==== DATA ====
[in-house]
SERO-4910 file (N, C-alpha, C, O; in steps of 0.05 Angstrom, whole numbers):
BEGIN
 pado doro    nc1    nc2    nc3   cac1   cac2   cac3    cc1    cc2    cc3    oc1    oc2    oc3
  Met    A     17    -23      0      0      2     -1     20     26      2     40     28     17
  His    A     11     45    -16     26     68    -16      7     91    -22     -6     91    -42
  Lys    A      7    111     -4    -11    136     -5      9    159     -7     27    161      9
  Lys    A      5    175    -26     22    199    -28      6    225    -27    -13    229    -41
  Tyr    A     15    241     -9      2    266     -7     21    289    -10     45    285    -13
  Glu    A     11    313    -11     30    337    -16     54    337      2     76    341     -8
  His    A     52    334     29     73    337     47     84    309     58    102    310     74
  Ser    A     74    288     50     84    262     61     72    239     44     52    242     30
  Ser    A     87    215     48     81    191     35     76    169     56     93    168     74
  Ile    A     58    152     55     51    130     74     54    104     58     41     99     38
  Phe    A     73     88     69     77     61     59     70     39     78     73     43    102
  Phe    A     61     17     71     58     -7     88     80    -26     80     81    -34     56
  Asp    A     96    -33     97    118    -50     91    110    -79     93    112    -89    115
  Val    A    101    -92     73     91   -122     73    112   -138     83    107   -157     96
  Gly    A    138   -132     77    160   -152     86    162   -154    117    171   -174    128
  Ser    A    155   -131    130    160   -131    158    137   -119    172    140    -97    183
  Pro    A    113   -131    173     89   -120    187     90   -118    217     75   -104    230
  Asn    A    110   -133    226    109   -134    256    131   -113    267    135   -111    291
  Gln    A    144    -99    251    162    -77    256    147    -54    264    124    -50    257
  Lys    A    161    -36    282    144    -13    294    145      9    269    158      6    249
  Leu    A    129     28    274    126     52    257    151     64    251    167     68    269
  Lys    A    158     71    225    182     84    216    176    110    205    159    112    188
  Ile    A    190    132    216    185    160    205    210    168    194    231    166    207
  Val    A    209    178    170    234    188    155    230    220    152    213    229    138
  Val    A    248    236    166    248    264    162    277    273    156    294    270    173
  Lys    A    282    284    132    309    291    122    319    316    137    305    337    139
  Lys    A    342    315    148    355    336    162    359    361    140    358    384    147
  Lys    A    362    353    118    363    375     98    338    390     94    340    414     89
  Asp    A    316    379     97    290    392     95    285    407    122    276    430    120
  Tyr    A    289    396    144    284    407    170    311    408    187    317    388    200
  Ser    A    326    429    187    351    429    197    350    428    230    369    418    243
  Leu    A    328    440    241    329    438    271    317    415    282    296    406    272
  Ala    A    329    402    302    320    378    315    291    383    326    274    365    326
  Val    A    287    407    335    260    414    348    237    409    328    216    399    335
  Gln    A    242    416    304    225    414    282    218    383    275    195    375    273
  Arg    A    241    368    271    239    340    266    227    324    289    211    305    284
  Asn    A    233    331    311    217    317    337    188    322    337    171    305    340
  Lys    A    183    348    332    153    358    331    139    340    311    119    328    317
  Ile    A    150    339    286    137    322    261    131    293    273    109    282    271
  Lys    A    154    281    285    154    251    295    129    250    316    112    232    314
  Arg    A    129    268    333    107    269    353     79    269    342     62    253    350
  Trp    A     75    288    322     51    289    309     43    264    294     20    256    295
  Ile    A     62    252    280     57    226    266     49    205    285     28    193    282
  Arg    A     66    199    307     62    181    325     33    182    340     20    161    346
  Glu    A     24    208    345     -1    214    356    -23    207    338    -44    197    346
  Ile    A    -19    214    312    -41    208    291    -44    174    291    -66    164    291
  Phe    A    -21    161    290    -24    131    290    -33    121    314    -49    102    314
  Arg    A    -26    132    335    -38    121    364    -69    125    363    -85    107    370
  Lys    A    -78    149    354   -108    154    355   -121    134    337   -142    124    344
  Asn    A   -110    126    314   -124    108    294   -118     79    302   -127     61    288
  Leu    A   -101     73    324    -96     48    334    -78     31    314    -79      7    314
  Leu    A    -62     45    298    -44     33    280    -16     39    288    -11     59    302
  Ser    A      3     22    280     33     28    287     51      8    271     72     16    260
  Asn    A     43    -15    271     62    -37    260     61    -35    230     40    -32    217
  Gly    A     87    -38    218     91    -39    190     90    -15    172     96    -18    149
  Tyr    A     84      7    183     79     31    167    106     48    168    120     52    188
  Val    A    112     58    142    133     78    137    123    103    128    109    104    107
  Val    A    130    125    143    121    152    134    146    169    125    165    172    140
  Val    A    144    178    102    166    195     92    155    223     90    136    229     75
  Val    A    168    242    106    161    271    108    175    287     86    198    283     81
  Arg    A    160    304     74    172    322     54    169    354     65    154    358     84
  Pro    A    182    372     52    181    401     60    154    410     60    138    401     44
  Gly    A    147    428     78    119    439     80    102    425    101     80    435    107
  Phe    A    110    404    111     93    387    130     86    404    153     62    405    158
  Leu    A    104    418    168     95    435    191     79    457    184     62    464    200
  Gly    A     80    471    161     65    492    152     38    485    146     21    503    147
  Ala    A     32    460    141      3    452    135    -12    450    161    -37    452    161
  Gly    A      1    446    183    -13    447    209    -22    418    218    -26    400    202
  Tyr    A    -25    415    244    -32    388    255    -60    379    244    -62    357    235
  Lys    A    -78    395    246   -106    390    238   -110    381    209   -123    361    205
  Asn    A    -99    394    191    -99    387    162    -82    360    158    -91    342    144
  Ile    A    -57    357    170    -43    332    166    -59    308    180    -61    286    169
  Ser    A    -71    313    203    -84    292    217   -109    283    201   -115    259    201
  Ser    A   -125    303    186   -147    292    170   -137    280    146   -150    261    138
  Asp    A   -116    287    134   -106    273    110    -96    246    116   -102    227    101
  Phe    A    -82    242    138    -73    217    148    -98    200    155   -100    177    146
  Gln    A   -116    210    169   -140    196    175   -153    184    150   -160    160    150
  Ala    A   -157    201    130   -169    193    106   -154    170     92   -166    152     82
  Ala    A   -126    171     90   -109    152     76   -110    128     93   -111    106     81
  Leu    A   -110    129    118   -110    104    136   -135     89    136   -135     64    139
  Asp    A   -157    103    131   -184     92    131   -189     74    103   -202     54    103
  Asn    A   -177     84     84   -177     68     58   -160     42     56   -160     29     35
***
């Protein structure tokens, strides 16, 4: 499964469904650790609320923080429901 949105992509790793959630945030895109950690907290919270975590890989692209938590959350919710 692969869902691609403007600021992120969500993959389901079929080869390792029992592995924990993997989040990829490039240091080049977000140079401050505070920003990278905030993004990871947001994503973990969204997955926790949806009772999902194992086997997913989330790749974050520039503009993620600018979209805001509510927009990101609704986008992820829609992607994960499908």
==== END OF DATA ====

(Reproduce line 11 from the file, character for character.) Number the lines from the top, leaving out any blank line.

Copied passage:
  His    A     52    334     29     73    337     47     84    309     58    102    310     74